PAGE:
Chinese tennis player Peng Shuai has been staying in her own home “freely” and will make a public appearance “soon”, a prominent state-media journalist said on Saturday.
The former doubles world number one has not been seen or heard from publicly since she said on social media on Nov 2 that former vice-premier Zhang Gaoli had coerced her into sex and they later had an on-off consensual relationship.
Neither Zhang nor the Chinese government have commented on her allegation. Peng’s social media post was quickly deleted and the topic has been blocked from discussion on China’s heavily censored internet.
“In the past few days, she stayed in her own home freely and she didn’t want to be disturbed. She will show up in public and participate in some activities soon,” Global Times editor-in-chief Hu Xijin wrote on Twitter.
The Global Times is published by the People’s Daily, the official newspaper of the Communist Party. Its English-language commentaries, many of them penned by Hu, are widely read for insights into what the Chinese government is thinking.
Hu said he had confirmed through his sources that photos shared on Twitter by another journalist working for Chinese state media, purportedly showing Peng at home, depicted her “current state”.
Reuters was not able to verify the authenticity of the pictures independently.
The Twitter account @shen_shiwei, labelled “Chinese state-affiliated media” by the social network, posted four undated images of Peng late Friday.
In a tweet, @shen_shiwei said the pictures, which could not be independently verified by Western news agencies, were shared on Peng’s WeChat Moments, a function often restricted to friends, to wish her followers a “good weekend”.
One photo shows the smiling player with a cat in her arms, with stuffed animals, a trophy, a Chinese flag and certificates visible in the background.
Another shot shows a selfie of Peng with a toy from the movie Kung Fu Panda, and an image of Winnie the Pooh in the background. The latter is often censored online in China as critics say Chinese leader Xi Jinping resembles the iconic character.
“If this is indeed her recent photo, I think she might be sending a hidden message to the world,” wrote one Twitter user commenting on the Pooh image.
“She needs to do a live video for anyone to believe that,” wrote another user, saying the images shown “could have been taken weeks ago”.
Requests for comment from @shen_shiwei were not immediately answered.
Twitter is blocked in China and only people with a VPN-type workaround can access it. However, many Chinese diplomats and official state media have Twitter accounts that they use to defend China’s point of view. (Story continues below)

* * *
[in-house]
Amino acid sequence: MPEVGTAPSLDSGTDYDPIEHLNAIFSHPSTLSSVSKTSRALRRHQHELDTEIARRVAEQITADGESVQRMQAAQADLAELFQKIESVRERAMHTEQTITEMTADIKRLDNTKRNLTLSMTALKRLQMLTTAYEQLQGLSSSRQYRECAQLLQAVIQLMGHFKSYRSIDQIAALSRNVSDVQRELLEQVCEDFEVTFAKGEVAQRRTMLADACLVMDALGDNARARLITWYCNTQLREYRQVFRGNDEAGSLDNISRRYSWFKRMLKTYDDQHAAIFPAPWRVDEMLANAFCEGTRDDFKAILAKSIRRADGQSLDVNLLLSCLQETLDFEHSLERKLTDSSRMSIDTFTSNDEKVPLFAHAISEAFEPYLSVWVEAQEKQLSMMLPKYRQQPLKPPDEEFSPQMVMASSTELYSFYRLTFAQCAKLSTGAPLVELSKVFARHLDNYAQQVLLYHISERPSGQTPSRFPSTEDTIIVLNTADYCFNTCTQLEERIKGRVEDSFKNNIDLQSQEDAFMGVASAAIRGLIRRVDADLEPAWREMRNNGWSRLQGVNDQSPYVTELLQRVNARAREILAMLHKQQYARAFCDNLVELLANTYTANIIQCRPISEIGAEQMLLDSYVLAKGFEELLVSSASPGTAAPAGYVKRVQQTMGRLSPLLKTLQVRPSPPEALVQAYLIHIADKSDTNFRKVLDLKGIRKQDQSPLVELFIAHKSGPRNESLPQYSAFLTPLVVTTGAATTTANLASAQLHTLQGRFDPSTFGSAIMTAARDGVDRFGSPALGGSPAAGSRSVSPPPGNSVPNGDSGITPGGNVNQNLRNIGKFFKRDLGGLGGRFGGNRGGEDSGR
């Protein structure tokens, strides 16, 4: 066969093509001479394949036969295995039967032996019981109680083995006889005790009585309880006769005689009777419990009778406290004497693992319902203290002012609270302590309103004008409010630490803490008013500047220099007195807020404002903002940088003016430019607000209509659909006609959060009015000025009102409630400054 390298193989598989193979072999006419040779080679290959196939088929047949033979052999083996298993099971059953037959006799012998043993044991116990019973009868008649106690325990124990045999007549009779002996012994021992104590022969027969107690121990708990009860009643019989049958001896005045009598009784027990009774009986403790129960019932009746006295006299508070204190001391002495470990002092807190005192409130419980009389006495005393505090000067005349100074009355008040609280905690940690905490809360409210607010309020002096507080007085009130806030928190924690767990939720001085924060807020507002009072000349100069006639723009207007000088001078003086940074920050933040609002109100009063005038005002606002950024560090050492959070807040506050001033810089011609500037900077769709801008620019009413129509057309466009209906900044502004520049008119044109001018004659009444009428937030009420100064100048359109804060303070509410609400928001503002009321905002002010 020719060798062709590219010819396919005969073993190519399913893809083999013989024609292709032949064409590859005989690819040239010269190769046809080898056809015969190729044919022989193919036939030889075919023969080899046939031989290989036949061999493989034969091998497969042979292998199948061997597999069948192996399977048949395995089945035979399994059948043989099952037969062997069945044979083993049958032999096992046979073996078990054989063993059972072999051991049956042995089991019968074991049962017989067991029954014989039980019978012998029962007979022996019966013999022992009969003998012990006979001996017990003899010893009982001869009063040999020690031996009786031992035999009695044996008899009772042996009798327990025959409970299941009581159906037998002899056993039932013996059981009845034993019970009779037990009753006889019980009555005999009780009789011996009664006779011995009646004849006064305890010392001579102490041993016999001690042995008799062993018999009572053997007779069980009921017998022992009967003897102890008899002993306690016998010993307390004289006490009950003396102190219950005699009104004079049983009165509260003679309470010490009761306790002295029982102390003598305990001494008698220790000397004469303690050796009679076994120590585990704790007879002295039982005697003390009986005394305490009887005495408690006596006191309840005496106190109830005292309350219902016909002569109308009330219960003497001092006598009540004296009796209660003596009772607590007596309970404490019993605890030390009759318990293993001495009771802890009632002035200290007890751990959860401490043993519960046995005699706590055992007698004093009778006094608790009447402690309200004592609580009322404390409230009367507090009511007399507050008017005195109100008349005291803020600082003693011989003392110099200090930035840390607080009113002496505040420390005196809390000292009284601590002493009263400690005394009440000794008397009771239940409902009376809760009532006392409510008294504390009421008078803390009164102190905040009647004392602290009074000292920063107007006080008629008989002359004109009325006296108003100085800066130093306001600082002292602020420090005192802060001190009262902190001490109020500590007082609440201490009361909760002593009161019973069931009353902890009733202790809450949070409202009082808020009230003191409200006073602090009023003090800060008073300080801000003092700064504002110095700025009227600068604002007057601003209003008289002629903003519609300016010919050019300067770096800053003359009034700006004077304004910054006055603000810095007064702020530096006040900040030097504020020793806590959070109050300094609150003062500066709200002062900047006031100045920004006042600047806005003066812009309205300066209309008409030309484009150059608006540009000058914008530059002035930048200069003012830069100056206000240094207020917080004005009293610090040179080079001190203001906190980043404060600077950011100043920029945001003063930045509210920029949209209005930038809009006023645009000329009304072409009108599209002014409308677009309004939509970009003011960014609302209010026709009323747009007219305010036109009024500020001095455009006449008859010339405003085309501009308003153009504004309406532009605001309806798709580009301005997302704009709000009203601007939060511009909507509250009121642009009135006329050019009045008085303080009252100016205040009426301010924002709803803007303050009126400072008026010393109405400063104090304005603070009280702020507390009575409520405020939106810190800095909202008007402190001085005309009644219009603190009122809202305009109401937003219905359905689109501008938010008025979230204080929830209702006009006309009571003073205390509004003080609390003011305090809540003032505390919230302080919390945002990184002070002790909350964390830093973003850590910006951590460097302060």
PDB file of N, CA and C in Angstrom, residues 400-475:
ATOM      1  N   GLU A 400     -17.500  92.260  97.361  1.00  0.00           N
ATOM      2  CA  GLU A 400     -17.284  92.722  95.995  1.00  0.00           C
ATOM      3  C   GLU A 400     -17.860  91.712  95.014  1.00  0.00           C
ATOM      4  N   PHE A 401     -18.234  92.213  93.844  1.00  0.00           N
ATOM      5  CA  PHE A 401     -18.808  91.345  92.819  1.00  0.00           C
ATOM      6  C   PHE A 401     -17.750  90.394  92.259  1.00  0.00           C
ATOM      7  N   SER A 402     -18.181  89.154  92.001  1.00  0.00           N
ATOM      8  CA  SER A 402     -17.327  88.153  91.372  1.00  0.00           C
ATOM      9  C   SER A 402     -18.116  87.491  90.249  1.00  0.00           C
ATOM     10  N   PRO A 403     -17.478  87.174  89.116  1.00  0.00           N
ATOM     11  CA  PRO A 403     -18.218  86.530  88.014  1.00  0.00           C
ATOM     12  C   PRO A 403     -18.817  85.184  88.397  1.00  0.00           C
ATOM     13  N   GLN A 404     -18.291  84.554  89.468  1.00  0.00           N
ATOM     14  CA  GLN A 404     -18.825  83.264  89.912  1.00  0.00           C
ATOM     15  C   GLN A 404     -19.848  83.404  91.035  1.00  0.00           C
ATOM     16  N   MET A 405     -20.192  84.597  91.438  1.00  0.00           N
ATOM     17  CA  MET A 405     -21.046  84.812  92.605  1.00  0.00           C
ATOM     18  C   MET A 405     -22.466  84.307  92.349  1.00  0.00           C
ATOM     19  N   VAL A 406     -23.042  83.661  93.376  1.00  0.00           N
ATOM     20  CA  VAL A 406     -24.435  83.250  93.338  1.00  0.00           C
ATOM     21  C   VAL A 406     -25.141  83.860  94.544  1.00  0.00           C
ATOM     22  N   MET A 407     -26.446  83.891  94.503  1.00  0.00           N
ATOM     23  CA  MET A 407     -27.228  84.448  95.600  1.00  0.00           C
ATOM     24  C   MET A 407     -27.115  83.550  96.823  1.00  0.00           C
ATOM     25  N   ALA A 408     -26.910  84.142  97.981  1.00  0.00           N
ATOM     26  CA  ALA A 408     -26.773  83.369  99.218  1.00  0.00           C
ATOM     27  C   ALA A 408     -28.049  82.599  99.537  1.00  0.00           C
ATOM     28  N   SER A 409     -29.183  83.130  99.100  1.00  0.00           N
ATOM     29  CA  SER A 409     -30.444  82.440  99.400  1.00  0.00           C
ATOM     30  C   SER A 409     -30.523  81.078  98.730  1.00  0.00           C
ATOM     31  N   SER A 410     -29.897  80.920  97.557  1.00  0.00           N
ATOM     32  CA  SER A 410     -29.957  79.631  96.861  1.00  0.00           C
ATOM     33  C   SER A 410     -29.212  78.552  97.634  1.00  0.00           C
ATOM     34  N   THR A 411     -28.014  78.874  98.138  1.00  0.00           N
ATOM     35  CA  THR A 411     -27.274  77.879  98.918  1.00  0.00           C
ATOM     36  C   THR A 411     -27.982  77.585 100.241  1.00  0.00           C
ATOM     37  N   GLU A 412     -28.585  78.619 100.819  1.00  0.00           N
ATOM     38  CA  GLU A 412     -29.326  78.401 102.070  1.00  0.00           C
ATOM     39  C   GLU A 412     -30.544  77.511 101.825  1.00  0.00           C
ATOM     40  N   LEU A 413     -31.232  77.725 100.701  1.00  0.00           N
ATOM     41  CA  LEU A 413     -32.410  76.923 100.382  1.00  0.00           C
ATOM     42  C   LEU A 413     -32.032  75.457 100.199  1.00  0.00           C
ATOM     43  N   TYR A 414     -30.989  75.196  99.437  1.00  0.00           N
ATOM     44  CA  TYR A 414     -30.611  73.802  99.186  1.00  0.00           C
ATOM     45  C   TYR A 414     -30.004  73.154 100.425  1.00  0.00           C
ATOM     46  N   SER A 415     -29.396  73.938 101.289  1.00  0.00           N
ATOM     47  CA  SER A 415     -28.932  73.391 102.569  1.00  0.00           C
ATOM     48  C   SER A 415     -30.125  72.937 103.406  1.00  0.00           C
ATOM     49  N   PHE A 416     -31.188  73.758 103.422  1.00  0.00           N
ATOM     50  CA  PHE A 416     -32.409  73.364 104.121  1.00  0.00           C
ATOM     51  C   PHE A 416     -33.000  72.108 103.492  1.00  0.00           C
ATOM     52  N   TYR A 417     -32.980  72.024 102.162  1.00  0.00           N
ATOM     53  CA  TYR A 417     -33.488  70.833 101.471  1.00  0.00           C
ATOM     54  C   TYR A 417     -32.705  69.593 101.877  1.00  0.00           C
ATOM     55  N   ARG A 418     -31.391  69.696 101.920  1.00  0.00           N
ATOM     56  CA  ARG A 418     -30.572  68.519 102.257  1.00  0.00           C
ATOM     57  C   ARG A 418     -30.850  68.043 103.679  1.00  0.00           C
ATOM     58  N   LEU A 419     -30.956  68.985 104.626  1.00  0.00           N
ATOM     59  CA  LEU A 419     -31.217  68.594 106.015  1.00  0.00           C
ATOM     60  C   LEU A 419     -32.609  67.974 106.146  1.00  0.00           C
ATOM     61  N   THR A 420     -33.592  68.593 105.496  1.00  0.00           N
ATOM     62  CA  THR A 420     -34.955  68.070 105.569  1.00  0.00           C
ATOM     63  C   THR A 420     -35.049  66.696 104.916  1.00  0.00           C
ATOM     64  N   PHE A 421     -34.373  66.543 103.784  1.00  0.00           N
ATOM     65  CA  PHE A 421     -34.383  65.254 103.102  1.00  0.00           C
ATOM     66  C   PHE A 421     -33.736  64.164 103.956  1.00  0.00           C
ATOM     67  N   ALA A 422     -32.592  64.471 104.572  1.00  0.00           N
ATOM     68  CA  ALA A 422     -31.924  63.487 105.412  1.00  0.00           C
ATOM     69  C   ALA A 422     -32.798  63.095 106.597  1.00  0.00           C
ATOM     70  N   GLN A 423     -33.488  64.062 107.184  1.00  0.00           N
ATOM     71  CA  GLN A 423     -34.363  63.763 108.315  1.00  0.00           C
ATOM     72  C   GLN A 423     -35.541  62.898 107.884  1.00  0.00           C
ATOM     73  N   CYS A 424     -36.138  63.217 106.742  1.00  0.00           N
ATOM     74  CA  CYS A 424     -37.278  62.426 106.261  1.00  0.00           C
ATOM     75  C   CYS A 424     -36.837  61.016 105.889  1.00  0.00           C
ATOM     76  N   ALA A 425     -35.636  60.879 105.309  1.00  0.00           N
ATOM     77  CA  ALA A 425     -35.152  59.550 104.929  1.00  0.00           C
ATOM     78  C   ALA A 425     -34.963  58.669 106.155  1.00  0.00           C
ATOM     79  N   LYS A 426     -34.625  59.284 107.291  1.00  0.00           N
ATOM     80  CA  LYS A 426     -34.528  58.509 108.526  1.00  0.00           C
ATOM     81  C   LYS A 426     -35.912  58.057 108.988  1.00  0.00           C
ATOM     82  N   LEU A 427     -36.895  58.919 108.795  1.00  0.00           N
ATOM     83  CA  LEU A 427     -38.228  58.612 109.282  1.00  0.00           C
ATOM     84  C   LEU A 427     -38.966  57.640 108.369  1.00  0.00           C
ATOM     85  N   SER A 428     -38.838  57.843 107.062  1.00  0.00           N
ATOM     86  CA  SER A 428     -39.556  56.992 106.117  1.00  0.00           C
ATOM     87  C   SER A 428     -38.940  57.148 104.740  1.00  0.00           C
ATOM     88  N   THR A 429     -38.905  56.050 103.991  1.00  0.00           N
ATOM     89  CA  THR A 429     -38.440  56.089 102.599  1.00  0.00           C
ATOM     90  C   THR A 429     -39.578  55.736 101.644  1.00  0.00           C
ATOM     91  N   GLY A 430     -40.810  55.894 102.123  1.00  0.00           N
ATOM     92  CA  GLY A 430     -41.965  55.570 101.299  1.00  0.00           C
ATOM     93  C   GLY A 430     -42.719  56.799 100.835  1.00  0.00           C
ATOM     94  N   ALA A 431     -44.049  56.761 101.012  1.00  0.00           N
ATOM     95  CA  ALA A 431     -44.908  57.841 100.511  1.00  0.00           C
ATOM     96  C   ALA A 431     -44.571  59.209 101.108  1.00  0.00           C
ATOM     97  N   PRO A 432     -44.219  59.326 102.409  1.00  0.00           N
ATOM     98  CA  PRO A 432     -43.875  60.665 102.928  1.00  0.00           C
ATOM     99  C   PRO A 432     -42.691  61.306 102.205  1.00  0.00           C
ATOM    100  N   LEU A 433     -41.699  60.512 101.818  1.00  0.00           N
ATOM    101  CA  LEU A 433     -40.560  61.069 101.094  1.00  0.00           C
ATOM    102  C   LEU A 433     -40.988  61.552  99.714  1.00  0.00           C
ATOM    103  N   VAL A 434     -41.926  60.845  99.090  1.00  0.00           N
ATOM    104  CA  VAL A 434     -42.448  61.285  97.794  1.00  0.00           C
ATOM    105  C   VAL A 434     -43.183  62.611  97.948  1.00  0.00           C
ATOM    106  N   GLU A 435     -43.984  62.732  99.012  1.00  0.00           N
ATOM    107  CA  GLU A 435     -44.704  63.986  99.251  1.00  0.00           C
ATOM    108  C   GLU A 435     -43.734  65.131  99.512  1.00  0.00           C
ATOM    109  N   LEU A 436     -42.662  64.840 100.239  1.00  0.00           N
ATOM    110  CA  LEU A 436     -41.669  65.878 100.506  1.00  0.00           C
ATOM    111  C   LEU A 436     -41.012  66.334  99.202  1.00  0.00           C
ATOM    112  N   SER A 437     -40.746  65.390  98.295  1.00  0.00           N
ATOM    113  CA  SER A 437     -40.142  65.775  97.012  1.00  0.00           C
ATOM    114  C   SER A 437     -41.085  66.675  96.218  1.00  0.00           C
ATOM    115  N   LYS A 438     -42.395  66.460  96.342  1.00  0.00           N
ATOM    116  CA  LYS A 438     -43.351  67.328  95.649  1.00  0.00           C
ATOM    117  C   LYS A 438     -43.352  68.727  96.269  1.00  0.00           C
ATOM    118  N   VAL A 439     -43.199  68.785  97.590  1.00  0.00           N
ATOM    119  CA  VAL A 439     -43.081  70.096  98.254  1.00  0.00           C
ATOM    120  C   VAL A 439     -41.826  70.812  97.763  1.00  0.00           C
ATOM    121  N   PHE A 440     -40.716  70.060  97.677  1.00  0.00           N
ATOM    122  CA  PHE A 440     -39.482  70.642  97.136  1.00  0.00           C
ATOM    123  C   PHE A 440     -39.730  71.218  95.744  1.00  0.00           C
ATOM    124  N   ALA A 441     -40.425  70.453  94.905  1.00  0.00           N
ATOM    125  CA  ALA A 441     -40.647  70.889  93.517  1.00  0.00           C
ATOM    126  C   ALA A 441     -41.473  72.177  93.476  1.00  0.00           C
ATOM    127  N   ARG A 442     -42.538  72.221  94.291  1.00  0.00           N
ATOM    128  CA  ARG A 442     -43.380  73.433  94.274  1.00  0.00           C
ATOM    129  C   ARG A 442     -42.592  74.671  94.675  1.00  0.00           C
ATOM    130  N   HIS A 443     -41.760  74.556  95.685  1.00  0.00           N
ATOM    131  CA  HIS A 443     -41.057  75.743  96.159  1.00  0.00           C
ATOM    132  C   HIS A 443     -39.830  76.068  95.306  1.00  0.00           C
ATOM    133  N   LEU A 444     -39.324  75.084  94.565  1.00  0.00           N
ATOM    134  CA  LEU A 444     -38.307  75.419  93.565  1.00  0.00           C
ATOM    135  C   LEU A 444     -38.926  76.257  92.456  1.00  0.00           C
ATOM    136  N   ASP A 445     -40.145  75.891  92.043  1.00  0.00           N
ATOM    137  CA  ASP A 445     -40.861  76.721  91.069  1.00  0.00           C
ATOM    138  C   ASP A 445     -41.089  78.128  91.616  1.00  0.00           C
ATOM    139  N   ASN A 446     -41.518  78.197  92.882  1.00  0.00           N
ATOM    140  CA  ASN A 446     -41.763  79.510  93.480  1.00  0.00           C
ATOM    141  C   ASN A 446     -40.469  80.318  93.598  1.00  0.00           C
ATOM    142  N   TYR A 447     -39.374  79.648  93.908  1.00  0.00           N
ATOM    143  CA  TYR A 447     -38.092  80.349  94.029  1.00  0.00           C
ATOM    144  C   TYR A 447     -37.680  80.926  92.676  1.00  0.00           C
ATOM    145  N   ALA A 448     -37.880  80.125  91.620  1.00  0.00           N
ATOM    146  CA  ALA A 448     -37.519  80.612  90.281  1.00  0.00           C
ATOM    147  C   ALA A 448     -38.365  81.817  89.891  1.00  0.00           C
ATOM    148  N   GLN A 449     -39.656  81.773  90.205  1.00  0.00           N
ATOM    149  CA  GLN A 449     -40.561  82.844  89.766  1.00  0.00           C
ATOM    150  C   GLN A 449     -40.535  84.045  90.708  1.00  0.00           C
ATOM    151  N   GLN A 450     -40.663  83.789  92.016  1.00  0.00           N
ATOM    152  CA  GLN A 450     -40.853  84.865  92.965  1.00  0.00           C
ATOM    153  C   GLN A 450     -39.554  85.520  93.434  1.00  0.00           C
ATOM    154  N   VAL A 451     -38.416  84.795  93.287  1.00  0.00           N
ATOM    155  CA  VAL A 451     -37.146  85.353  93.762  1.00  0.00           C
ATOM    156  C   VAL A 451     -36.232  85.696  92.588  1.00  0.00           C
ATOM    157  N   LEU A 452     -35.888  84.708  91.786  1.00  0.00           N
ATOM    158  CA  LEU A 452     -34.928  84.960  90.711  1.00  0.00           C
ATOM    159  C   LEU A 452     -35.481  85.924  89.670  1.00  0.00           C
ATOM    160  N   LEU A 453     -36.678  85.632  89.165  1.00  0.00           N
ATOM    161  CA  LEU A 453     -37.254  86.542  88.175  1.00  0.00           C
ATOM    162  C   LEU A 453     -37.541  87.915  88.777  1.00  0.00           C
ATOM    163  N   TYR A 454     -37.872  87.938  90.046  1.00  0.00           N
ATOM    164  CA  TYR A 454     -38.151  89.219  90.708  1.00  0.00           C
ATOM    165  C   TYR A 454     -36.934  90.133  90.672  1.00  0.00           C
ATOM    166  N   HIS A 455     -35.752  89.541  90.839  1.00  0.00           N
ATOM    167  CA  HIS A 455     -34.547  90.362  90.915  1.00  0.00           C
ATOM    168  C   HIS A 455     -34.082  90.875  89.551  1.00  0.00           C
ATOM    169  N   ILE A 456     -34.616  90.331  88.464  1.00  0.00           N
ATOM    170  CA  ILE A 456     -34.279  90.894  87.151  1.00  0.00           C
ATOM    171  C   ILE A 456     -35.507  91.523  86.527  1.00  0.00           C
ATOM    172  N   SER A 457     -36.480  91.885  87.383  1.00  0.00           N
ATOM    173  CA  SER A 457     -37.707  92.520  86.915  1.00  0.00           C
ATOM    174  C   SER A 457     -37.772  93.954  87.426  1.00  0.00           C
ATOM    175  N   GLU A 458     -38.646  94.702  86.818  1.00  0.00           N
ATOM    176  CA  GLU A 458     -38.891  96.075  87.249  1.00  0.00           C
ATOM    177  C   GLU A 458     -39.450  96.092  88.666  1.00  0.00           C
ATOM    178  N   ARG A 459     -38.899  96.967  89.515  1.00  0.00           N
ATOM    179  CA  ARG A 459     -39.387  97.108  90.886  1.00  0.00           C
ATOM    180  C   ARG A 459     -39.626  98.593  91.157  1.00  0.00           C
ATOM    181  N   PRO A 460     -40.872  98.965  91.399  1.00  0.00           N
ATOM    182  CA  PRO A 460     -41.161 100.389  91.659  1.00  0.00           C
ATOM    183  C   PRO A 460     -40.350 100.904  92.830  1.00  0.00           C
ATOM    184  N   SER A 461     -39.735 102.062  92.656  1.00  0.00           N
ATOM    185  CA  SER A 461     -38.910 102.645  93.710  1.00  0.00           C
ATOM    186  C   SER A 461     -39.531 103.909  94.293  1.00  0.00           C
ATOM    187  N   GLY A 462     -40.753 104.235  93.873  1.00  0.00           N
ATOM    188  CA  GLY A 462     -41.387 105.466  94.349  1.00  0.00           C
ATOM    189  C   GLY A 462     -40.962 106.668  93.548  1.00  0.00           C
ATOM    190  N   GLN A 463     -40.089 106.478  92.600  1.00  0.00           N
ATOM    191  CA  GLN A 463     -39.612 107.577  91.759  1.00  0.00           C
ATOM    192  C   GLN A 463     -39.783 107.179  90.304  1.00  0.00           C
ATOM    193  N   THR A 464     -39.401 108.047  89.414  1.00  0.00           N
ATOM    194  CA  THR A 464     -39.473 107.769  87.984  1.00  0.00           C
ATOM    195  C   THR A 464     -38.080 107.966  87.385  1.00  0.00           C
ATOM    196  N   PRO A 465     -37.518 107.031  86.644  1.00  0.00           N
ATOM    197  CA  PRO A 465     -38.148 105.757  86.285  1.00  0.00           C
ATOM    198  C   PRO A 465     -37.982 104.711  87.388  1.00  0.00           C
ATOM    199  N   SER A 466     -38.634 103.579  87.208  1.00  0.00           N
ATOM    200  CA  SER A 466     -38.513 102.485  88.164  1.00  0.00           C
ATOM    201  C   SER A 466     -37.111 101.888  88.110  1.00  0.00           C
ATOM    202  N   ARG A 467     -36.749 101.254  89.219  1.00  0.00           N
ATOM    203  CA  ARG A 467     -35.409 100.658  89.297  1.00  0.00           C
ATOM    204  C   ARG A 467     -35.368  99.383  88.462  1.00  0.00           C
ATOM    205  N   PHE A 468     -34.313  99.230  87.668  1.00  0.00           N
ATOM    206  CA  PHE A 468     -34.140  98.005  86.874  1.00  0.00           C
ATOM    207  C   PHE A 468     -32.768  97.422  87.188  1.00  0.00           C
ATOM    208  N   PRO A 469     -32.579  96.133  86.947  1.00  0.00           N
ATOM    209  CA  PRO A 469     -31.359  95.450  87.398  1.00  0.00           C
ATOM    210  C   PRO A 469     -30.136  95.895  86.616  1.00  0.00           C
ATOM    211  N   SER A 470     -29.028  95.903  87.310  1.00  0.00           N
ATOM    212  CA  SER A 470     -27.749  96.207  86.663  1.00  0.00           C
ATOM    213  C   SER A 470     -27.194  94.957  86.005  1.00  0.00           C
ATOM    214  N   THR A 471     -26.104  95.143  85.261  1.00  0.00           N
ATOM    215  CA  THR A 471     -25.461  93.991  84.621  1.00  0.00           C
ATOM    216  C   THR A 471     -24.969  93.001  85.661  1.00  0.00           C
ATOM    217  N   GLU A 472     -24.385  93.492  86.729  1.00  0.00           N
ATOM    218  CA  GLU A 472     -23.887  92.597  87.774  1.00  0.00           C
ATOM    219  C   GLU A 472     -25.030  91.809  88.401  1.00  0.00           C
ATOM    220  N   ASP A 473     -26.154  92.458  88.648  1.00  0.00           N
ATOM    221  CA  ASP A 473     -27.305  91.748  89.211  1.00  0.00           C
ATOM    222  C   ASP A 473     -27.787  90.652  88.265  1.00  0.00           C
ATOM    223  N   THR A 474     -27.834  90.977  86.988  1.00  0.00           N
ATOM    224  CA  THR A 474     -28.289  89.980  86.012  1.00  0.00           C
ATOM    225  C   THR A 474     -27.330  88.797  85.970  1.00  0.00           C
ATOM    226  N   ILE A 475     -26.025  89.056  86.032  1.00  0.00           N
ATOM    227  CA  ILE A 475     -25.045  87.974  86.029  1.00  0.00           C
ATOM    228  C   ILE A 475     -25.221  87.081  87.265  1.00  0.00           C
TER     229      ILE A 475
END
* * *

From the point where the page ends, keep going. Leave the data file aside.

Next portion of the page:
The United States on Friday demanded proof of the 35-year-old’s whereabouts and well-being, with the United Nations also calling for a fully transparent investigation into Peng’s claims.
White House press secretary Jen Psaki had said President Joe Biden’s administration wanted China to “provide independent, verifiable proof” of Peng’s whereabouts and expressed “deep concern” about the former world top-ranked doubles player.
“It would be important to have proof of her whereabouts and well-being,” Liz Throssell, a spokeswoman for the UN Human Rights Office, told reporters in Geneva.
“We are calling for an investigation with full transparency into her allegation of sexual assault.”
Other tennis stars, sports bodies, governments and human rights defenders have added to the growing clamour for information.
China has repeatedly refused to comment on the case.
Earlier this week, state-run CGTN published a screenshot, also on Twitter, of what it said was an email written by Peng to the head and officials of the Women’s Tennis Association (WTA), the top world body for the sport.
In it, Peng claims that her earlier accusations are “not true” and says she is “resting at home and everything is fine”.
But doubts were flagged about the awkward language and the cursor visible in the screenshot.
The head of the WTA has said the organisation is willing to lose hundreds of millions of dollars worth of Chinese business in one of its biggest markets to ensure Peng’s wellbeing.
On Friday Novak Djokovic said he backed the WTA’s threat and its president “absolutely”.
“The whole tennis community needs to back her up and her family and make sure that she is safe and sound,” said the 20-time Grand Slam champion.
“If you have tournaments on Chinese soil without resolving this situation it would be a little bit strange,” he added.
Serena Williams and Naomi Osaka have also voiced their concerns for one of China’s greatest ever players.
Peng, 35, represented China in the Beijing, London and Rio de Janeiro Olympics and won gold for China at the 2010 Asian Games.
She is a former Wimbledon and French Open doubles champion.